How to beat a 1-3-1 zone
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Similar to the 2-3 zone, beating a 1-3-1 zone is about finding the open spots in the zone and exploiting them. The 1-3-1 zone is not as commonly used as a 2-3 zone, so some teams may find it harder to penetrate if they did not get enough practice before the game.
I found one example of a game where Michigan State executed a 1-3-1 zone offense very nicely against Northwestern. What follows are some strategies to break down this zone:
Key #1: Split the top defender
The first key revolves around the idea that the offense should always have two offensive player splitting the top defender in the zone. This allows the ball to be passed across the court to quickly take advantage of an opening on either side.
Notice in the pictures how the MSU players are spaced in the backcourt and are splitting the top player in the zone. This gives them an outlet to pass to if they get in trouble and the ability to start the offense from either side of the court.
Key #2: Get the ball to the middle of the zone
As is a key with the 2-3 zone, getting the ball to the middle of the paint or the foul line is key in carving up this zone. Watch here as MSU uses the cross court pass to get the defense shuffling, allowing them to get the ball to the opening in the middle of the zone.
In the first clip, you see the ball entered into the middle of the zone and then immediatly kicked out to the corner for an open 3. This shot was open because the wing player was focused on the player on the wing (who was responsible for splitting the top player) and the bottom defender in the zone was still covering the basket.
In the next clip, the ball is entered into the middle of the zone, where the offensive player penetrates with the ball toward the basket. MSU players from each side cut in from the corner and the defender under the basket is outnumbered, allowing for an easy dump off and a layup.
Note the options the player with the ball has when they get the ball to the middle of the zone. They can take the shot themselves, dump it off to one of the cutting wing players (depending on who the defense chooses to defend) or kick out to the corner for a jumpshot.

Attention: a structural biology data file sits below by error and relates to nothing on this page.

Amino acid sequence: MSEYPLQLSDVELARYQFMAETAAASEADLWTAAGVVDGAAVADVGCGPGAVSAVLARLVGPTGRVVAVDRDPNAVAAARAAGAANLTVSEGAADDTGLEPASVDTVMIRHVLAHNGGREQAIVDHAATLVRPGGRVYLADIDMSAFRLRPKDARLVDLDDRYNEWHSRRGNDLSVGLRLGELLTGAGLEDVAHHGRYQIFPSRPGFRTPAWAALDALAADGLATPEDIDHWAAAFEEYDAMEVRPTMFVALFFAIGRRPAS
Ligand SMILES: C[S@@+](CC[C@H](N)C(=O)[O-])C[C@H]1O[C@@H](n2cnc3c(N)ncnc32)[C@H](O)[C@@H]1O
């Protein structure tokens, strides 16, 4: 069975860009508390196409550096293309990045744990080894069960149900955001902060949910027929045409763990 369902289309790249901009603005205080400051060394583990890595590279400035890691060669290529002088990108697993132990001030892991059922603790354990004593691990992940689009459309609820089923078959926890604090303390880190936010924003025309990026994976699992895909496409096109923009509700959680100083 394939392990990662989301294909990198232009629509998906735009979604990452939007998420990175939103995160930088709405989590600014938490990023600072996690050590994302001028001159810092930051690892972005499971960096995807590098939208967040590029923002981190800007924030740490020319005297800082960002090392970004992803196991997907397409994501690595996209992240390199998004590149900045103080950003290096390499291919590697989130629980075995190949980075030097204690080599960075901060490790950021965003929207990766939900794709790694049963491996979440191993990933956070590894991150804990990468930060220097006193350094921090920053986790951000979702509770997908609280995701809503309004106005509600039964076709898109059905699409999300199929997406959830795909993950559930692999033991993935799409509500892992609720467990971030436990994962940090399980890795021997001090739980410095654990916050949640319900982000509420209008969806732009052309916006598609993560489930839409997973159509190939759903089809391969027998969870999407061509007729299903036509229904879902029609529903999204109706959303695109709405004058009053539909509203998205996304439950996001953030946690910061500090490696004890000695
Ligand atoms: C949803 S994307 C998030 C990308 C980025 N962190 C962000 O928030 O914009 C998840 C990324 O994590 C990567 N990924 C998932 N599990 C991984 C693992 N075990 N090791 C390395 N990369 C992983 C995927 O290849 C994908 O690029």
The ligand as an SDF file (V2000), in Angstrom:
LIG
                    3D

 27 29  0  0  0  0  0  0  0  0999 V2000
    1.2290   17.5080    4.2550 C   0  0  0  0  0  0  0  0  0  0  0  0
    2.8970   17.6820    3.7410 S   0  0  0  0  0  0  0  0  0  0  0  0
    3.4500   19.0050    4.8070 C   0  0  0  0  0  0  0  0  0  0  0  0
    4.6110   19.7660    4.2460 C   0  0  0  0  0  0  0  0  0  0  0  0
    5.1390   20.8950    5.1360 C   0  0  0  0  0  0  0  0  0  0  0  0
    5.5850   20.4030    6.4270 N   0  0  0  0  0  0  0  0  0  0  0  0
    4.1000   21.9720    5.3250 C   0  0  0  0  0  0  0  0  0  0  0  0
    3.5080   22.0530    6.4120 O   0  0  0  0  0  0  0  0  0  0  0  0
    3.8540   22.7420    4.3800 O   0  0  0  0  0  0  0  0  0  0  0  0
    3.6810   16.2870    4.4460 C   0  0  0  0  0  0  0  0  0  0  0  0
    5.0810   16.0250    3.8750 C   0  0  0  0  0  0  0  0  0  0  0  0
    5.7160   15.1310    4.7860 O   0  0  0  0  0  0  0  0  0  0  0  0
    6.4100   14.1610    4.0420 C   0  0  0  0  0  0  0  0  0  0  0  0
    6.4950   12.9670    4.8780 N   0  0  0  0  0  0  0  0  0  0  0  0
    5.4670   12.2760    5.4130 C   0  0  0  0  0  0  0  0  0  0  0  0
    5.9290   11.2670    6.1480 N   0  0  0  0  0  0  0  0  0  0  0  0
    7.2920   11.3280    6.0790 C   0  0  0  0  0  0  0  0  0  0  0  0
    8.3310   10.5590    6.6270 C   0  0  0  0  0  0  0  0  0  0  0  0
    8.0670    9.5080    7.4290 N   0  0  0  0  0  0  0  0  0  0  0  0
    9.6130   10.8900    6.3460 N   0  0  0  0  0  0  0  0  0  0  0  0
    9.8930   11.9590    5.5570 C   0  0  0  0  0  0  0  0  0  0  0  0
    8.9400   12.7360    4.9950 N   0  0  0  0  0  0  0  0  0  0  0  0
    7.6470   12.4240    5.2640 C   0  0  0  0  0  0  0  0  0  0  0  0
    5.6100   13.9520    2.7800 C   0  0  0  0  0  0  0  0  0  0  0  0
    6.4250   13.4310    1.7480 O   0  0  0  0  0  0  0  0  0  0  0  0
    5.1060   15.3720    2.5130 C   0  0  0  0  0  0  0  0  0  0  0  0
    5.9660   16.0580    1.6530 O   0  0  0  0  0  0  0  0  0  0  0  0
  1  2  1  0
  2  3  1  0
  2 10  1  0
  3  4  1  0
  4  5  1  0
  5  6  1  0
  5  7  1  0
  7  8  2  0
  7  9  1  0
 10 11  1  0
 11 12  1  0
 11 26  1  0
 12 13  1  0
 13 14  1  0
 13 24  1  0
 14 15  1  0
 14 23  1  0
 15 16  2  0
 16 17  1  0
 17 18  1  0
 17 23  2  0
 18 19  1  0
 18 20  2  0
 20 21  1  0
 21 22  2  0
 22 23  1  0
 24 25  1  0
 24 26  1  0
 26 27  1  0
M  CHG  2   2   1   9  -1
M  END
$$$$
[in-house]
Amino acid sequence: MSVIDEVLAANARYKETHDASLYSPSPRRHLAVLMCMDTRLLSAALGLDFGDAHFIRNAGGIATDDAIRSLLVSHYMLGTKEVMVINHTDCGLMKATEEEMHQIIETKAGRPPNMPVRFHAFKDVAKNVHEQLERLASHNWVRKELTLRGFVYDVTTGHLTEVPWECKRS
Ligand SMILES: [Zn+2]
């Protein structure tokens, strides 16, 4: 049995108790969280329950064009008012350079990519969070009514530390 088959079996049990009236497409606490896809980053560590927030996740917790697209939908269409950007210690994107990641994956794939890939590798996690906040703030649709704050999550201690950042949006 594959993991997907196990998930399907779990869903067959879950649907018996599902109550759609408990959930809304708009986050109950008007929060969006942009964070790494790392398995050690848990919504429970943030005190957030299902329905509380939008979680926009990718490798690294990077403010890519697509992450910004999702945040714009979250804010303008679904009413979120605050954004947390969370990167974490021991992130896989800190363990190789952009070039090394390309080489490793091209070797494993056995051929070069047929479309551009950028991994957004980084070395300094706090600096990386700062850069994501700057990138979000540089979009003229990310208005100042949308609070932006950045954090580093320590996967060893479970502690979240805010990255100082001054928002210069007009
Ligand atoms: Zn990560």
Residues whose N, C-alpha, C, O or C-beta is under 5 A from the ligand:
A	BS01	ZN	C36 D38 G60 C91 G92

Finally, the big man in the middle takes it all the way to the basket himself. The middle is vulnerable in the 1-3-1 zone when you can get the defense moving and out of place. Since there are only two defenders responsible for the painted area, that place in the zone can be exploited.
Key #3: Dribble penetration is available
The following two clips show how a guard can penetrate this zone and create off the dribble. Notice how the offensive player penetrates quickly as the zone is moving as the ball gets passed across the court. The key is to penetrate quickly before the defense can recover and get set again.
Notice that the defense quickly collapses so a decision must be made on the spot to drive to the basket, pull up for a mid range shot or dump it off to a cutter. MSU played it well in these few clips as great decisions were made by the ball handler to get a couple buckets.
Like any defense, the 1-3-1 zone is not unbeatable. The keys are to keep the ball moving to get the defense out of sync, finding the open spots in the zone (the middle and the corner) and being able to create off dribble penetration.
Michigan State ran the zone offense to almost perfection in this game, shooting 51% from the field, many on short jumpers or layups like seen in the above clips. They showed the perfect formula for beating a 1-3-1 zone. Keep an eye out for these keys the next time you watch a game featuring a 1-3-1 zone.